Now that 29 people, 26 of whom are children, have been confirmed sick from E. coli in contaminated I.M. Healthy brand soy butter, at least we know which company actually made the recalled products. A Food and Drug Administration inspection of the facility earlier this month found insects, dirty and broken equipment, and general filth.
The FDA announced that it “suspend[ed] the food facility registration” of the manufacturer, Dixie Dew in Erlanger, KY. Since that means no products can leave the facility, translated from bureaucrat-ese, the plant has been effectively shut down.
Dixie Dew is a contract manufacturer and packager. It processes a wide variety of food products, including marinara sauce, dessert glaze toppings, meat glazes, and dry mixes.
“Though we produce many nationally known products, client confidentiality is of extreme importance to all parties and prevents us naming names,” the company says on its website.
Inspectors visited the plant at the beginning of March, and found that it skipped several steps normally taken to prevent pathogens from contaminating and growing in packaged food products.
For example, the FDA reported:
• The company doesn’t bother with a “kill step,” like cooking the product to a high temperature, when it leaves soy paste behind from a production batch overnight or over the weekend, then picks production back up the following work day.
• According to plant supervisors, one machine used for mixing has been malfunctioning, shutting off mid-cycle, for the last 15 years.
• Thermometers used during production were either malfunctioning or had never been checked to find out whether they were accurate.
• A “clear liquid,” identified as water from a leaking overhead pipe, dripped from the processing room ceiling and onto the soy paste processing equipment during the entire production run that the FDA observed.
• The inspectors observed floors, walls, and ceilings were covered in soy butter residue from previous batches of the product, and there was also standing water and “black and brown apparent filth” on the processing room floor.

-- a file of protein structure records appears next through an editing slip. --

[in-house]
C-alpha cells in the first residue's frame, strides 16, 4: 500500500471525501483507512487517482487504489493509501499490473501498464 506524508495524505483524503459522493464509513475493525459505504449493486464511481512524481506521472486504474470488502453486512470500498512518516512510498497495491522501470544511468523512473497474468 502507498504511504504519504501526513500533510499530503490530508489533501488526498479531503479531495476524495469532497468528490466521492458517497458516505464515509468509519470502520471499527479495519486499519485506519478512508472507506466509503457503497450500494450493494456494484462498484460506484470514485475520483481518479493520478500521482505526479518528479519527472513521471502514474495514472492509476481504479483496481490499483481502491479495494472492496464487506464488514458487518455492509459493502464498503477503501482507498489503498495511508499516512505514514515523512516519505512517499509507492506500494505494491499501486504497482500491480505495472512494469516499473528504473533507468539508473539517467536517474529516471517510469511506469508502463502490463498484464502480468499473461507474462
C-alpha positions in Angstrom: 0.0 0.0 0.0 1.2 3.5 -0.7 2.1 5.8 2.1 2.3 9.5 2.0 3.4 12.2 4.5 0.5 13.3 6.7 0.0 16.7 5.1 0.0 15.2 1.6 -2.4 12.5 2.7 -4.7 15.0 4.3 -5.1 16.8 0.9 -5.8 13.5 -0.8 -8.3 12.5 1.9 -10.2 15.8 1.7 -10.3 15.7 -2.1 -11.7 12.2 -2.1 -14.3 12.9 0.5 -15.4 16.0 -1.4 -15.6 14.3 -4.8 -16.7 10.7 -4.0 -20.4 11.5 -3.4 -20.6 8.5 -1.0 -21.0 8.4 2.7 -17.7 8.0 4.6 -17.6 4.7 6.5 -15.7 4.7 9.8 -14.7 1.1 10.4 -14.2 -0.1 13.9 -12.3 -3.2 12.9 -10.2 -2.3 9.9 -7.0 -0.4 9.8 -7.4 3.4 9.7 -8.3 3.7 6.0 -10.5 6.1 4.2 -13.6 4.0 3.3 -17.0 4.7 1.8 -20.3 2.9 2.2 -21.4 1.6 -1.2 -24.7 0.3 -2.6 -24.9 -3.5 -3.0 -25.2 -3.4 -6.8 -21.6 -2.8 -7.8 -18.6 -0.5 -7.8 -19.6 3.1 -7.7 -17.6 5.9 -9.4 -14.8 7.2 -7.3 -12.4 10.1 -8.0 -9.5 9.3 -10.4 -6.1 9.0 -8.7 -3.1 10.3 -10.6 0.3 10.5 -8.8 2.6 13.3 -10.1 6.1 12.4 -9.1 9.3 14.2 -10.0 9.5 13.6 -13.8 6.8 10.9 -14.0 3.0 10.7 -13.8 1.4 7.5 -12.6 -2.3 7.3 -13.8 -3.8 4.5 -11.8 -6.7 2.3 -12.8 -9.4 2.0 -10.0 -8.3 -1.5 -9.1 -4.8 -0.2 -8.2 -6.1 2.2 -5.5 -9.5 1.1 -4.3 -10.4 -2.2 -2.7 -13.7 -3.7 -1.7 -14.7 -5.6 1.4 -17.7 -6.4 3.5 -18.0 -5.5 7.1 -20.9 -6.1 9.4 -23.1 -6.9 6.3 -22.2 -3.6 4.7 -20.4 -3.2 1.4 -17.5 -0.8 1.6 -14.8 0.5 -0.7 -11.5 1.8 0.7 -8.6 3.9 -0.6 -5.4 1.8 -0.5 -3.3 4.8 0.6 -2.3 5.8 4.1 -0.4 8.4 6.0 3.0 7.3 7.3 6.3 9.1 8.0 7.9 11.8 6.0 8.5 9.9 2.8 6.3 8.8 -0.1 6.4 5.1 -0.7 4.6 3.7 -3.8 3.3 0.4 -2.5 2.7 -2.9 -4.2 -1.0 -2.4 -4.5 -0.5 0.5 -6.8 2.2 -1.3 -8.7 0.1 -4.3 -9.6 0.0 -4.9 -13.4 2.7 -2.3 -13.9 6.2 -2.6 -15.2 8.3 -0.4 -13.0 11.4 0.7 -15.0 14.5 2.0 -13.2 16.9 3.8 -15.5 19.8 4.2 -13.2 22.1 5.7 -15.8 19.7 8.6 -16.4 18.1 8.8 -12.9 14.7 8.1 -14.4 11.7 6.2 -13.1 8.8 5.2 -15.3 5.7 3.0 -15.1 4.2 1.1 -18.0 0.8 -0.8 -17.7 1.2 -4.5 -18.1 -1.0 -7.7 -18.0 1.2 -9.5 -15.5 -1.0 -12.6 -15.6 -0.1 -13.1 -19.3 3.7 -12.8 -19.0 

• The processing equipment hadn’t been taken apart and sanitized since Dec. 2015.
• Mops used for bathrooms and processing facilities intermixed and in terrible shape.
• The plastic tote used to transport soy oil had “brown residue” and employees reported that it was never cleaned.
There’s a lot more in the full inspection report, which is very readable (except for the trade secret redactions) and may make you want to grind your own peanut or soy butter at home.
Bill Marler, an attorney who handles cases of food poisoning and the publisher of Food Safety News, told the publication that the inspection report seemed familiar. He noted that the conditions sound a lot like the Peanut Corporation of America plant, which produced Salmonella-contaminated peanut butter that was officially linked to 714 illnesses and nine deaths, though the total was most likely much higher. In that case, the former owner of the plant, his brother, and three other employees were sent to federal prison for their part in knowingly shipping peanut butter made under gross conditions.
“After reading the Form 483, I would recommend that the principals of Dixie Dew lawyer up with a good criminal defense counsel,” Marler told FSN, “because assuming the Trump Administration is as aggressive as the Obama Administration was with respect to investigation and prosecution under the Food, Drug and Cosmetic Act, they should be worried.”
No one knows yet how the current administration plans to treat cases of food contamination. We can only hope that the people running the relevant agencies believe that a company should be punished for manufacturing a product marketed for children with life-threatening allergies in a filth-encrusted room. The question will be whether they end up prosecuting the company principals personally for crimes.